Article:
Applying the ecosystem services concept to derive environmental specific protection goals brings the potential for greater spatial resolution in chemical risk assessment, i.e. specific protection goals can be derived for specific land-uses or landscape typologies. It, therefore, can be considered as one approach that could facilitate increasing the environmental relevance of risk assessments, a need identified by several scientific advisory groups, e.g. EC Scientific Committees. Whilst increasing environmental relevance in this way has scientific merit, the practical outcome of defining spatially explicit protection goals to inform risk assessment for a range of chemical sectors requires further investigation and evaluation. The Task Force recommends that such further work is initiated to more fully determine the practical application of the ecosystem services approach. One such activity is the CEFIC LRi project, ECO 27, Chemicals: Assessment of Risks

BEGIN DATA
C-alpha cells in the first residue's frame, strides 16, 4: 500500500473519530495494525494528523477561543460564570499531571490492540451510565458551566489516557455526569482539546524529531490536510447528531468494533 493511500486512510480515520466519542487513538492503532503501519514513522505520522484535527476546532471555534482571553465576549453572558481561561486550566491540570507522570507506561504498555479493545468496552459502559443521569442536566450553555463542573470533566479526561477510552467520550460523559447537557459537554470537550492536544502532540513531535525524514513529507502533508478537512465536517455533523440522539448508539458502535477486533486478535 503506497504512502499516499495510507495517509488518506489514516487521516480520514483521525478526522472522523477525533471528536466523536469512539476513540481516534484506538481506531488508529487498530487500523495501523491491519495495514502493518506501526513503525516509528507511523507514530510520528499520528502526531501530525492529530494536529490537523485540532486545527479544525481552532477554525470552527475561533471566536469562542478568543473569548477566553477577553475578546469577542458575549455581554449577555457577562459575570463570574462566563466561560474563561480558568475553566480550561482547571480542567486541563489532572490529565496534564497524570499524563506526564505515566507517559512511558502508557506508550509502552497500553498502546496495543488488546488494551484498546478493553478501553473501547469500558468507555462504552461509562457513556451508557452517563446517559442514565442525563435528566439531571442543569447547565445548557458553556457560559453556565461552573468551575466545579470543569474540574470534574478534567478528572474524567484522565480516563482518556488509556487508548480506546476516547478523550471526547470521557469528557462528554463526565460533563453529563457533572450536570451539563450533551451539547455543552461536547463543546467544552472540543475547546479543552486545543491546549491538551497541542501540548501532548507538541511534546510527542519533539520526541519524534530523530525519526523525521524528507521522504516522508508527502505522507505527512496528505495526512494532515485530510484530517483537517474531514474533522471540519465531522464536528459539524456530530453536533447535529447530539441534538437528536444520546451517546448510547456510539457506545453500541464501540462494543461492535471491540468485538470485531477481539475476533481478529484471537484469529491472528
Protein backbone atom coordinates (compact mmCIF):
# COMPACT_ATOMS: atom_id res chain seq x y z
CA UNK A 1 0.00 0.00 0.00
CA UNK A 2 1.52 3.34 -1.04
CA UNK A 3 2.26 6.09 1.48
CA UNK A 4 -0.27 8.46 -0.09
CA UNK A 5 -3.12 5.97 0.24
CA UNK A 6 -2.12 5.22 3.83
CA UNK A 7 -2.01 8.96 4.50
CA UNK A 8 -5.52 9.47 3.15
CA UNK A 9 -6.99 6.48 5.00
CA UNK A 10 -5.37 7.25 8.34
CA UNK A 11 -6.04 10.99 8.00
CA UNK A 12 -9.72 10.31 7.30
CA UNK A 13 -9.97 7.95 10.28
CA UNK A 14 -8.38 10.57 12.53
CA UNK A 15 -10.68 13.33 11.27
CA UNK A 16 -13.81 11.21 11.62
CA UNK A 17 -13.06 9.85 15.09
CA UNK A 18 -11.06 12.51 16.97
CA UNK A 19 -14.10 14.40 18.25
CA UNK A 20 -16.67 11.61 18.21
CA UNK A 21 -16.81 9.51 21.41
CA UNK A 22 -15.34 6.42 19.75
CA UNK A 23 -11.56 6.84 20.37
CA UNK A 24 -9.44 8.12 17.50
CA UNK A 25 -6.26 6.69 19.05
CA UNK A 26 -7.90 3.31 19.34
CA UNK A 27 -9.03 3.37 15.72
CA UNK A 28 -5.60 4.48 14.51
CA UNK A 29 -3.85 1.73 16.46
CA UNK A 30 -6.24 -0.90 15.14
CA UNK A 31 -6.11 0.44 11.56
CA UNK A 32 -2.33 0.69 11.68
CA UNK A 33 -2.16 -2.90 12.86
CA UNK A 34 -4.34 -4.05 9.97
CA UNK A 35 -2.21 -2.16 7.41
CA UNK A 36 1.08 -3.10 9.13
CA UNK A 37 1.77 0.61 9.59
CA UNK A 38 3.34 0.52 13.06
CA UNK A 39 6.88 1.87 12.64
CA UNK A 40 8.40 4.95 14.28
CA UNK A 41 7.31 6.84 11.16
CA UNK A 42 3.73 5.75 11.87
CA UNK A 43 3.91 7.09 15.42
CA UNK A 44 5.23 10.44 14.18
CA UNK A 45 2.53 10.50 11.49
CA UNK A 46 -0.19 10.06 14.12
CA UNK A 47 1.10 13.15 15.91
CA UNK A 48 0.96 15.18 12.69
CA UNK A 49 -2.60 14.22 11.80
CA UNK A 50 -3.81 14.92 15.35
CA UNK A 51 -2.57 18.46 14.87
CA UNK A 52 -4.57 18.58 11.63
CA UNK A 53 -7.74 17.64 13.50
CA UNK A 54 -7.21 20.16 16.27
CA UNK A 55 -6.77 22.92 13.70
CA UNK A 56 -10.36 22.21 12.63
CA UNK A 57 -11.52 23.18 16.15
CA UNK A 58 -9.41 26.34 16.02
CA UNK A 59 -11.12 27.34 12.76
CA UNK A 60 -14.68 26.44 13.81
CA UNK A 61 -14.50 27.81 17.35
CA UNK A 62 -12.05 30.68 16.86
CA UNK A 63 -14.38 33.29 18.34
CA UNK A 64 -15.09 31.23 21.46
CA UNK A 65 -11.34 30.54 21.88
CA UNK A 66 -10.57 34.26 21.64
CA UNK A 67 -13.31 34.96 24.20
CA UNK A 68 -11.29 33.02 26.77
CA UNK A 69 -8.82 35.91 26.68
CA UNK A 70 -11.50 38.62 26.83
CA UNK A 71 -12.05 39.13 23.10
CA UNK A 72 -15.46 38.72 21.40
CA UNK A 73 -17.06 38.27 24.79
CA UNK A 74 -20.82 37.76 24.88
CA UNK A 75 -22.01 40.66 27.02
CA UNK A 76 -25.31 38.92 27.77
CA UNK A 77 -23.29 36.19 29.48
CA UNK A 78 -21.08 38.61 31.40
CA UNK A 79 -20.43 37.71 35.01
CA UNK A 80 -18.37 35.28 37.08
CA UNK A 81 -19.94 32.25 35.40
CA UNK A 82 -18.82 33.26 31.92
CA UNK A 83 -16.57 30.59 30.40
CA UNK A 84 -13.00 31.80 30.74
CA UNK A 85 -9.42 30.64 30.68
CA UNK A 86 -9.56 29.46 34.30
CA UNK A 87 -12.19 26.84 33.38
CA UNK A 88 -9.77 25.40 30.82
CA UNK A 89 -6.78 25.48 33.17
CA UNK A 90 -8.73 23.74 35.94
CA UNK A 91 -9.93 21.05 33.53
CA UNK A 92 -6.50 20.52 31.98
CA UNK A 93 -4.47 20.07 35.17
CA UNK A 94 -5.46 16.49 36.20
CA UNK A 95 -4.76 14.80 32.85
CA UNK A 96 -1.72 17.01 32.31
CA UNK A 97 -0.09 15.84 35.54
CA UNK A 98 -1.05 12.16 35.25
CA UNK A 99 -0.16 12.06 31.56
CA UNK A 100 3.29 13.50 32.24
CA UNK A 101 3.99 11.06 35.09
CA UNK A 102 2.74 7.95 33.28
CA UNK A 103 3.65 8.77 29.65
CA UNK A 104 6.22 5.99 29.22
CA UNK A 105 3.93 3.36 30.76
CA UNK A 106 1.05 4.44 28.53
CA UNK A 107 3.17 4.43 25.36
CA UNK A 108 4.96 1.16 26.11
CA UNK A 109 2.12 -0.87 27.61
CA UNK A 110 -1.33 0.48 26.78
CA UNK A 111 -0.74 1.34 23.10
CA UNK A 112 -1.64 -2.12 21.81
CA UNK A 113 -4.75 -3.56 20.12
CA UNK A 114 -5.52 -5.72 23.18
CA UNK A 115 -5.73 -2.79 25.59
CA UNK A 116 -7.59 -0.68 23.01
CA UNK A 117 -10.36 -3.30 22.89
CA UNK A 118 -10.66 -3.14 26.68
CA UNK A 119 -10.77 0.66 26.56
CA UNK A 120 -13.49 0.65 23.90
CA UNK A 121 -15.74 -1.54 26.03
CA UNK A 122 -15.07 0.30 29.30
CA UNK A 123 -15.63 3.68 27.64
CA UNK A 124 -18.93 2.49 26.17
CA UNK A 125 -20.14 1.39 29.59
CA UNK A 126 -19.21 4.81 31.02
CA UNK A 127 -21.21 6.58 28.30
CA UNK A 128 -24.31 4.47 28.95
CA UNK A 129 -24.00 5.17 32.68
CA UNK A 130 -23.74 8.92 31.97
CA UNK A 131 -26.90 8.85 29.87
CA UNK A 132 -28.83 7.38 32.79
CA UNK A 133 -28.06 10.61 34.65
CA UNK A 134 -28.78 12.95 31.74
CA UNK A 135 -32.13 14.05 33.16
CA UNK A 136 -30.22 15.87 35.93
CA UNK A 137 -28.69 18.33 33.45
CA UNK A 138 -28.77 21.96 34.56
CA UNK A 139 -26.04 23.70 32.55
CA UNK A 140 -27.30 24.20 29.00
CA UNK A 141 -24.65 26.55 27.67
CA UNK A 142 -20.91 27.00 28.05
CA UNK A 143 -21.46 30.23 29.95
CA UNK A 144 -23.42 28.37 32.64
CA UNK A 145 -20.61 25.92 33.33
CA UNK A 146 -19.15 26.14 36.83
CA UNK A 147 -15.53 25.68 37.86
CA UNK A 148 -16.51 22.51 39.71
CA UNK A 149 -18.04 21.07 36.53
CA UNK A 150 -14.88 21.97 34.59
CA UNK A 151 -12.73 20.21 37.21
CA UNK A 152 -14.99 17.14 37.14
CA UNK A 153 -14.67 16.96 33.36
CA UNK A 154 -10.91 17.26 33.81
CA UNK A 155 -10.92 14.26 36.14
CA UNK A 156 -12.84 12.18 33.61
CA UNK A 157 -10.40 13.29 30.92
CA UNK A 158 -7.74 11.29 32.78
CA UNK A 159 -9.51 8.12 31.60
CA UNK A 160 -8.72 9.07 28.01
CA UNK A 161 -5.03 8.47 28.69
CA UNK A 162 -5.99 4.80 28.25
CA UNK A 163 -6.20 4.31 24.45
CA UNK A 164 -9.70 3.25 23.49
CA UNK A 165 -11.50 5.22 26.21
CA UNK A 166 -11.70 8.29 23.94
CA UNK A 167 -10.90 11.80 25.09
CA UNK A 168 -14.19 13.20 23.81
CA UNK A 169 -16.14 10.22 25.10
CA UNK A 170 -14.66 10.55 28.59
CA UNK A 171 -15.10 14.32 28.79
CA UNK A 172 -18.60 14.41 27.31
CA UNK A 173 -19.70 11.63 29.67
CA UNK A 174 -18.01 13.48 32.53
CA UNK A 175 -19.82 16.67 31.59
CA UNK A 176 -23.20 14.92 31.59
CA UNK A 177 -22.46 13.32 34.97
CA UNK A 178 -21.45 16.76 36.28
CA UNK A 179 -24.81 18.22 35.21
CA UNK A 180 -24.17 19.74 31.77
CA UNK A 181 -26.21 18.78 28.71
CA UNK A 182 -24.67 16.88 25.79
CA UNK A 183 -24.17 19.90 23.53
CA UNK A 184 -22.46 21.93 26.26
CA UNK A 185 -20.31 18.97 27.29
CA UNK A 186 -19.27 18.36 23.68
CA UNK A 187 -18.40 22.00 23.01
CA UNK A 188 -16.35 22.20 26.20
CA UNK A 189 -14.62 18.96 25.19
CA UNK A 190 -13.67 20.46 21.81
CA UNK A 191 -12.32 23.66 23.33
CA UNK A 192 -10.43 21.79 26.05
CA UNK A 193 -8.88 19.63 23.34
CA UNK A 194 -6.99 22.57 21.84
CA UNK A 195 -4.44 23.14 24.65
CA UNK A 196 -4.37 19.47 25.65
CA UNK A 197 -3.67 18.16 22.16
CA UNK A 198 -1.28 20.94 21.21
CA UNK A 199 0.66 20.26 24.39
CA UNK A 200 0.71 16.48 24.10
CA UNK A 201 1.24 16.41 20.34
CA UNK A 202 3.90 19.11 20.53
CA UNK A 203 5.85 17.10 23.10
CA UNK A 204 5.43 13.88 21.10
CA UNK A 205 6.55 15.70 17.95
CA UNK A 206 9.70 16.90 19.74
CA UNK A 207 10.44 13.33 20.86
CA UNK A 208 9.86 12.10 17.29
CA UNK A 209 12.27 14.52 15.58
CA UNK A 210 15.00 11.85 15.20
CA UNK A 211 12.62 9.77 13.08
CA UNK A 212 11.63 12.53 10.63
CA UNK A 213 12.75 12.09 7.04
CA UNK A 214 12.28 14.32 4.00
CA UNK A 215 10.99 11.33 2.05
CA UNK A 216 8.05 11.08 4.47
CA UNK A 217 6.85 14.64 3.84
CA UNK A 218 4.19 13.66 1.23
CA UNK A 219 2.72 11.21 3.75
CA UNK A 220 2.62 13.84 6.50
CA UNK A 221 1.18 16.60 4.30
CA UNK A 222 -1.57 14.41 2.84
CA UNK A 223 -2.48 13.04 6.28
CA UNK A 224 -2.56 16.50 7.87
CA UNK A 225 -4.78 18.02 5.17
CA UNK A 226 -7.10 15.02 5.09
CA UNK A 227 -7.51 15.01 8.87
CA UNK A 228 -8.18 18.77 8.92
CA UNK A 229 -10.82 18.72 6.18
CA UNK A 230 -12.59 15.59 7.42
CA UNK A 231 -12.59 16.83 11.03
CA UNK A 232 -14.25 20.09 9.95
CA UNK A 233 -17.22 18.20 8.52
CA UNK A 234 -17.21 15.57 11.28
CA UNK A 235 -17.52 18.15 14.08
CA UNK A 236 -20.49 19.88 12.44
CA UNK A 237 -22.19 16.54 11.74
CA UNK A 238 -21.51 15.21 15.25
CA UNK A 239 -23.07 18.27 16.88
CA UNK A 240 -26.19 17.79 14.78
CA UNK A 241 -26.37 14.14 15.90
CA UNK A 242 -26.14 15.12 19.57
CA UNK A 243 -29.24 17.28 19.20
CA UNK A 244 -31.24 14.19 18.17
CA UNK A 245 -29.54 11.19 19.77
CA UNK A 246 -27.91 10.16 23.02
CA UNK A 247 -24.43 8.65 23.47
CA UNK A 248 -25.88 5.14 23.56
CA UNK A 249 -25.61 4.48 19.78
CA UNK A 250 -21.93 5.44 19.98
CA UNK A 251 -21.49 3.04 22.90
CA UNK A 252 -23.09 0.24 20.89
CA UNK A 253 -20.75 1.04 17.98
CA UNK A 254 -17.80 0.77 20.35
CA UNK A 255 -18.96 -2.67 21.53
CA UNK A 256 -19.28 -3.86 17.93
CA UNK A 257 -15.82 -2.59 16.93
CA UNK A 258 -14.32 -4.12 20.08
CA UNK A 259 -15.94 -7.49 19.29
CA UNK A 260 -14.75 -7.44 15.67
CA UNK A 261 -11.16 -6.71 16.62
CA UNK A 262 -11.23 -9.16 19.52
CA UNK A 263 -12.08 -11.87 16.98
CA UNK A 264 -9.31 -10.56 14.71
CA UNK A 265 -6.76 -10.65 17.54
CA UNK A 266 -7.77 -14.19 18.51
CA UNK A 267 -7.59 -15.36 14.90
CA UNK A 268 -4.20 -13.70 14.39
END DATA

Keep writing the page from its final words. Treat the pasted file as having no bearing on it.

to Ecosystem Services (CARES), which was initiated in 2015 to gain a consensus between regulatory, academic and industrial stakeholders for a road map for implementing an ecosystem services approach to informing chemical risk assessment. The project will be completed early 2017.
The EFSA framework represents a top-down approach for deriving specific protection goals for habitats expected to be exposed to specified anthropogenic chemicals. In principle, the framework can be applied to a broad range of chemicals and exposure scenarios. With modifications, clarity on terminology / definitions and further development and guidance, the framework could provide a methodical approach for the identification and prioritisation of ecosystems and services which are most at risk. Prioritised habitats and key service providing units could form the focus for subsequent risk assessment